On December 16, 2011, the African Union Ambassador to the United States, the Honorable Amina Salum Ali, speaking to the diverse gathering of African Diaspora groups she had invited to a Unity Symposium, said more than once from the podium that the African Diaspora representatives to the AU must be elected through an AU-approved process. In his last public speech, WADU President and Honored Ancestor Dudley Thompson (may he rest in peace and satisfaction for a job well done) spoke to Ambassador Ali’s gathering and answered several questions from the participants, and three other WADU representatives attended the Ambassador’s Unity Symposium, so it was not as if the organization was unaware of the facts.
This point makes it much harder to understand why the WADU letter of January 21, 2012 was distributed broadly when the writers certainly had accurate information to the contrary available to them.
The WADU letter spreads confusion and misinformation to hundreds, even thousands of people. The AU-African Diaspora process is already confusing enough to those who are interested in learning about it. This letter severely compounds that confusion and at a time when the African Diaspora needs to be clarifying its assets, strategies and readiness for the upcoming May 25, 2012 African Diaspora Summit in South Africa. The African Diaspora should not and cannot show up to that international Summit unorganized and ill-informed. The WADU letter has already had a chilling effect on several Pan African activists we have talked with who had been working diligently toward organizing portions of the Diaspora, and doubtless many more who have been stunned into silence and non-participation. The letter has also been read by several AU members — some of whom do not desire the African Diaspora as participants in AU proceedings. For those AU members who were already opposed to the Diaspora’s participation, the WADU letter gives them fresh ammunition to argue for the rescission of the AU’s invitation to the African Diaspora. Even for friends of the Diaspora inside the AU, the letter makes the Diaspora appear arrogantly uninformed and significantly unready for AU diplomatic engagement.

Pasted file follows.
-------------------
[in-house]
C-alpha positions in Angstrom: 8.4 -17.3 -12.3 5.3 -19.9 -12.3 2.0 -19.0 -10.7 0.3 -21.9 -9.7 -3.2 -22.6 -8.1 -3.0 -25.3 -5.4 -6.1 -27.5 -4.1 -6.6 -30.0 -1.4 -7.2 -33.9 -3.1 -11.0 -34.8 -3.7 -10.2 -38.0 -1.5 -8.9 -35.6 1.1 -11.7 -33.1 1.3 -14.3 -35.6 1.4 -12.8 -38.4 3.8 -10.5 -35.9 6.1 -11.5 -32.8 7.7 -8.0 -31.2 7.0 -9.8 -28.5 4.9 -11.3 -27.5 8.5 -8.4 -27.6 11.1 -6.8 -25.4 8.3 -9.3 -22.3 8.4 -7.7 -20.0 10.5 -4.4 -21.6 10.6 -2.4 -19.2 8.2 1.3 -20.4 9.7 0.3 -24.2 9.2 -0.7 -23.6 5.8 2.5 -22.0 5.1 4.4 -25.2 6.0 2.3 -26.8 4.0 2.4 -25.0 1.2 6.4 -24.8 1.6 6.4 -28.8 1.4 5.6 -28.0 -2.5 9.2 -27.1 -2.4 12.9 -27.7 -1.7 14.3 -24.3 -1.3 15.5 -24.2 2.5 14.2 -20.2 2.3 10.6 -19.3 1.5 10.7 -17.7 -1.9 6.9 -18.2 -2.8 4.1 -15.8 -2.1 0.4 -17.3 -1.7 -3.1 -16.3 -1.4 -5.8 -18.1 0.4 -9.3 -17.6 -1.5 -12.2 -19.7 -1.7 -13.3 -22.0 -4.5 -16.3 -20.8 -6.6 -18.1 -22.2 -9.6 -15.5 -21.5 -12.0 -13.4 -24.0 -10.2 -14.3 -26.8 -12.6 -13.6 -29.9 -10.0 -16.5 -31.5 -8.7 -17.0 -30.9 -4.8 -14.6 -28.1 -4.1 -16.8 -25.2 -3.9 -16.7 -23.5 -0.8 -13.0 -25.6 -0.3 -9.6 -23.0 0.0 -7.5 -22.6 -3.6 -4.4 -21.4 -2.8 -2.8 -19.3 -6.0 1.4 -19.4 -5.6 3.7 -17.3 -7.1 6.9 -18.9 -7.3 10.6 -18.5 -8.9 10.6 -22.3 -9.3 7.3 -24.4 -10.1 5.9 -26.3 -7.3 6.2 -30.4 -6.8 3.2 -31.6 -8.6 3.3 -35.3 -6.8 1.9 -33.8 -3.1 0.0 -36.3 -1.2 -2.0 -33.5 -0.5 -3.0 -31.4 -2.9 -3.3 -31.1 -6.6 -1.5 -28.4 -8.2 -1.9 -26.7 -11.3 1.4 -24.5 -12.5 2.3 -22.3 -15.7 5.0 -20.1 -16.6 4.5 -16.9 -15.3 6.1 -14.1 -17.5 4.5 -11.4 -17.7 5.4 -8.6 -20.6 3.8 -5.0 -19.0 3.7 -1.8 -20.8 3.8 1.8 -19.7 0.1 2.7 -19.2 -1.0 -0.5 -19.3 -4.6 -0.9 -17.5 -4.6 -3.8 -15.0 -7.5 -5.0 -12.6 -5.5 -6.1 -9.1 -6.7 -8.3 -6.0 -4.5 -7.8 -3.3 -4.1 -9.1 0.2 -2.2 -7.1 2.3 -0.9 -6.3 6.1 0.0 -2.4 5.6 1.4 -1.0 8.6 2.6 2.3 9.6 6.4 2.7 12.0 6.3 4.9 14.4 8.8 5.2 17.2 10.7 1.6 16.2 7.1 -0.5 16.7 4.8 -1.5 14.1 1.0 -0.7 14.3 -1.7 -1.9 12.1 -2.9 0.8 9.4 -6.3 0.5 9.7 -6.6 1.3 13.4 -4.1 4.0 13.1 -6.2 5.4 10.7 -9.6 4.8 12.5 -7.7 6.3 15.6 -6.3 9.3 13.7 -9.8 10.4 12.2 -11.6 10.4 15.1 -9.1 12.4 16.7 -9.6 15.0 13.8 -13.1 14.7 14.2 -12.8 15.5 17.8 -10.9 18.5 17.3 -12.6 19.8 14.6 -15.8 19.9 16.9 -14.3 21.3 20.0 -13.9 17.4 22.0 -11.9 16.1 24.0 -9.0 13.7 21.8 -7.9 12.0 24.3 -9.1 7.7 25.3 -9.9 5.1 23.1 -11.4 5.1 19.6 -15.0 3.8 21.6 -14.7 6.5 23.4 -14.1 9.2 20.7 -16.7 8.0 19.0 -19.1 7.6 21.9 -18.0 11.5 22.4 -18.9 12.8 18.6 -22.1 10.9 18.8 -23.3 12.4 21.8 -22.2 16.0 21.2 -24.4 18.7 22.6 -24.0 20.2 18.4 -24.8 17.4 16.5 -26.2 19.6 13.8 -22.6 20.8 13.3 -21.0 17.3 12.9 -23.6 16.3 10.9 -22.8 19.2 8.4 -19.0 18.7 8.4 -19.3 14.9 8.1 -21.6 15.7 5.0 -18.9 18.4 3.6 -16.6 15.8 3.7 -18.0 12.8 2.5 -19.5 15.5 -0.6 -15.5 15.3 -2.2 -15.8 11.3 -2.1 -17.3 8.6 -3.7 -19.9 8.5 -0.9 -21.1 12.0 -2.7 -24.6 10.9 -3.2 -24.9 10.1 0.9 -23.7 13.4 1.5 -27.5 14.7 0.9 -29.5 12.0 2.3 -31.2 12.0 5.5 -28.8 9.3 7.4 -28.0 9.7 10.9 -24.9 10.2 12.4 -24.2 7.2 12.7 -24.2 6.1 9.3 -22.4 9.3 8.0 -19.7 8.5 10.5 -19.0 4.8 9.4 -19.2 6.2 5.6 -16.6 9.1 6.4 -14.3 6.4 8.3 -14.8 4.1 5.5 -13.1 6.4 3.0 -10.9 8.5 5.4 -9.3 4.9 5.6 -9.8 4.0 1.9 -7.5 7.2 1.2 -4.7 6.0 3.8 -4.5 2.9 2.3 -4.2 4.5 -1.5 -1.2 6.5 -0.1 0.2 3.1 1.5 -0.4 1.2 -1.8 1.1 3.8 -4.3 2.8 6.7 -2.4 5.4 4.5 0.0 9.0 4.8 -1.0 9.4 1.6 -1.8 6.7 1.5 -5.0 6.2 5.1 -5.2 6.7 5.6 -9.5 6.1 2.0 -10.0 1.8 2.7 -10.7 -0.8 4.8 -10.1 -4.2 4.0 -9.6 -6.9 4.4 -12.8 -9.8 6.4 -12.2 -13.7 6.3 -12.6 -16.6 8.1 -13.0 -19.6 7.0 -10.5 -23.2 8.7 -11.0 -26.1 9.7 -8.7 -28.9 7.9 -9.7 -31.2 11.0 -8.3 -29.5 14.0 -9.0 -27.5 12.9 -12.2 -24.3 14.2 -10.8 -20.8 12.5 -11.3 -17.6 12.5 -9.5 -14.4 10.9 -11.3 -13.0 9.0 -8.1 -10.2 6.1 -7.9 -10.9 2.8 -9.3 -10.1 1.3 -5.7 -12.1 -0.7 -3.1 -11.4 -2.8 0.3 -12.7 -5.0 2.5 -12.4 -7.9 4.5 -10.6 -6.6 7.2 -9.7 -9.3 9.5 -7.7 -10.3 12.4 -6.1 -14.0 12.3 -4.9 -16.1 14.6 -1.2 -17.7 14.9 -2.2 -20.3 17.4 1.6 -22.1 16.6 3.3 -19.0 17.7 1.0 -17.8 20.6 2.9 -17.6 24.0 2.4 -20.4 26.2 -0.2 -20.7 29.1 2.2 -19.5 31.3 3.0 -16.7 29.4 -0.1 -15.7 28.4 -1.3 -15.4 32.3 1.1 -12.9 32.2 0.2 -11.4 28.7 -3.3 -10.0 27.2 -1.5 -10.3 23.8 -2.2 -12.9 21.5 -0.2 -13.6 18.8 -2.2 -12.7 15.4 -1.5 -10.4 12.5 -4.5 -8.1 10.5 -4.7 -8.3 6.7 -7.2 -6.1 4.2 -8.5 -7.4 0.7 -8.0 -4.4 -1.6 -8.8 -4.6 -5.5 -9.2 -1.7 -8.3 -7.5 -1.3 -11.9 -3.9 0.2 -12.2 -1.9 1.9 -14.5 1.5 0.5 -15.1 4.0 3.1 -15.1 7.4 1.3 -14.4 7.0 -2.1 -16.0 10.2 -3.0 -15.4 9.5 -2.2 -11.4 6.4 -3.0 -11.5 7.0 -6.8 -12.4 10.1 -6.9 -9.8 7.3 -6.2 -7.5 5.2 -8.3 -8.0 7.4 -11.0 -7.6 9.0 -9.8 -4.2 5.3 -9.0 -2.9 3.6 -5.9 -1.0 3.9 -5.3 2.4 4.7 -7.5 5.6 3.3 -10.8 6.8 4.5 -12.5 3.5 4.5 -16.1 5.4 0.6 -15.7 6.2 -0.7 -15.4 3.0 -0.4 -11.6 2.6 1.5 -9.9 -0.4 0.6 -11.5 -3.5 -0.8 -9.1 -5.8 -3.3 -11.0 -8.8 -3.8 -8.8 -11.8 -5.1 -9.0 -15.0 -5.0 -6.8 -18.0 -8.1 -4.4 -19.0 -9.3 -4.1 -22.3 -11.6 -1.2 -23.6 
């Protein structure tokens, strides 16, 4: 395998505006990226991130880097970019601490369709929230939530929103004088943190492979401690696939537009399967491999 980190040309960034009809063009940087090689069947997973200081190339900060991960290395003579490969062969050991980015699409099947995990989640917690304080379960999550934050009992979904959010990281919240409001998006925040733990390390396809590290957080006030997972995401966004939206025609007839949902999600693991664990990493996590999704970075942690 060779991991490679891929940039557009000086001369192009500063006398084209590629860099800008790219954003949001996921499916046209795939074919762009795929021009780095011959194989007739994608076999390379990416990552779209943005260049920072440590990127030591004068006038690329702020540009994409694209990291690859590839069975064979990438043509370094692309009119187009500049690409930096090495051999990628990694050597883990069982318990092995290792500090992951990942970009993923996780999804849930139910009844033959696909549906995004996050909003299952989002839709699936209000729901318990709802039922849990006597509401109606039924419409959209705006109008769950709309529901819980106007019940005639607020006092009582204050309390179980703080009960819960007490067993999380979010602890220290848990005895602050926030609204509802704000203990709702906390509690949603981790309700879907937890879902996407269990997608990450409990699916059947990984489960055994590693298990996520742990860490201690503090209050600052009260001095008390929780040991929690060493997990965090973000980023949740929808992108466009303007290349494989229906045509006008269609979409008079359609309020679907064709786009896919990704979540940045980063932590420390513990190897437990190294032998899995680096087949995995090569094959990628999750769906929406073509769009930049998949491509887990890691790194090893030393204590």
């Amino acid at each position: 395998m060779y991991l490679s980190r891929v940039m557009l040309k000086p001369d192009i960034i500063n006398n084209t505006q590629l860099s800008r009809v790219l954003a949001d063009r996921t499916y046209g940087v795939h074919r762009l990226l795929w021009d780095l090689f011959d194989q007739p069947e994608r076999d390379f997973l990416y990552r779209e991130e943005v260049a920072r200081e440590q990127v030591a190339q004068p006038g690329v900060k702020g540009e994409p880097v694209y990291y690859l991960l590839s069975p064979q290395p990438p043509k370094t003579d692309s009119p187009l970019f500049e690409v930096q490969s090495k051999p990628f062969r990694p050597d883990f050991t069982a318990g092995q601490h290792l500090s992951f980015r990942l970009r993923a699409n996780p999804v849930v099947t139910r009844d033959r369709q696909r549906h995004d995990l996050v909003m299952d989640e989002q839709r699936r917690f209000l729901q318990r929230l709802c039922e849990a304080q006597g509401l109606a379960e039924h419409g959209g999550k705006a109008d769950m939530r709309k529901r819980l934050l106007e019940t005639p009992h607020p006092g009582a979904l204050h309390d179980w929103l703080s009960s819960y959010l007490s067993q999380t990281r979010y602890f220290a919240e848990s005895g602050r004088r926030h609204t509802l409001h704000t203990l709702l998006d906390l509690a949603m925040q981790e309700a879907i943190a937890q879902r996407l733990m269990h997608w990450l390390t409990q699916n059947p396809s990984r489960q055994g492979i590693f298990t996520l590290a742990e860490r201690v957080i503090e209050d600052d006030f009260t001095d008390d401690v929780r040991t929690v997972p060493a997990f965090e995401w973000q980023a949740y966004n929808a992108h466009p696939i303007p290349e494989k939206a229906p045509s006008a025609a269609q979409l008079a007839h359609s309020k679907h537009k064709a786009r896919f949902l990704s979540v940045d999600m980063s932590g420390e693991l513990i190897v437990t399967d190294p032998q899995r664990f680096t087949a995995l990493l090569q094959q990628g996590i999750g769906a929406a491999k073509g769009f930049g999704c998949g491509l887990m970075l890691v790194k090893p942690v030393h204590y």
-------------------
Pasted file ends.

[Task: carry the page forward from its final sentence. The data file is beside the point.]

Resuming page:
The letter, along with some previous missives from this same group (“… the Diaspora’s responsibility is to save Africa …”), revives a long-standing stereotype within African diplomatic circles that the African Diaspora, particularly its African American portion, simply cannot raise itself to the appropriate diplomatic level needed to participate in discussions to determine Africa’s future.
A few months ago, The Black List posted a PADU Ma’at article which elucidated a code of honorable Pan African conduct expected of leaders and participants in the ongoing 21st Century Pan African Movement. We strongly urge the writers and distributors of the WADU letter to re-visit that Black List posting, and to refrain from doing further damage to the integrity and reputation of the African Diaspora as its members try to move forward positively.
Forward Ever, Backward Never,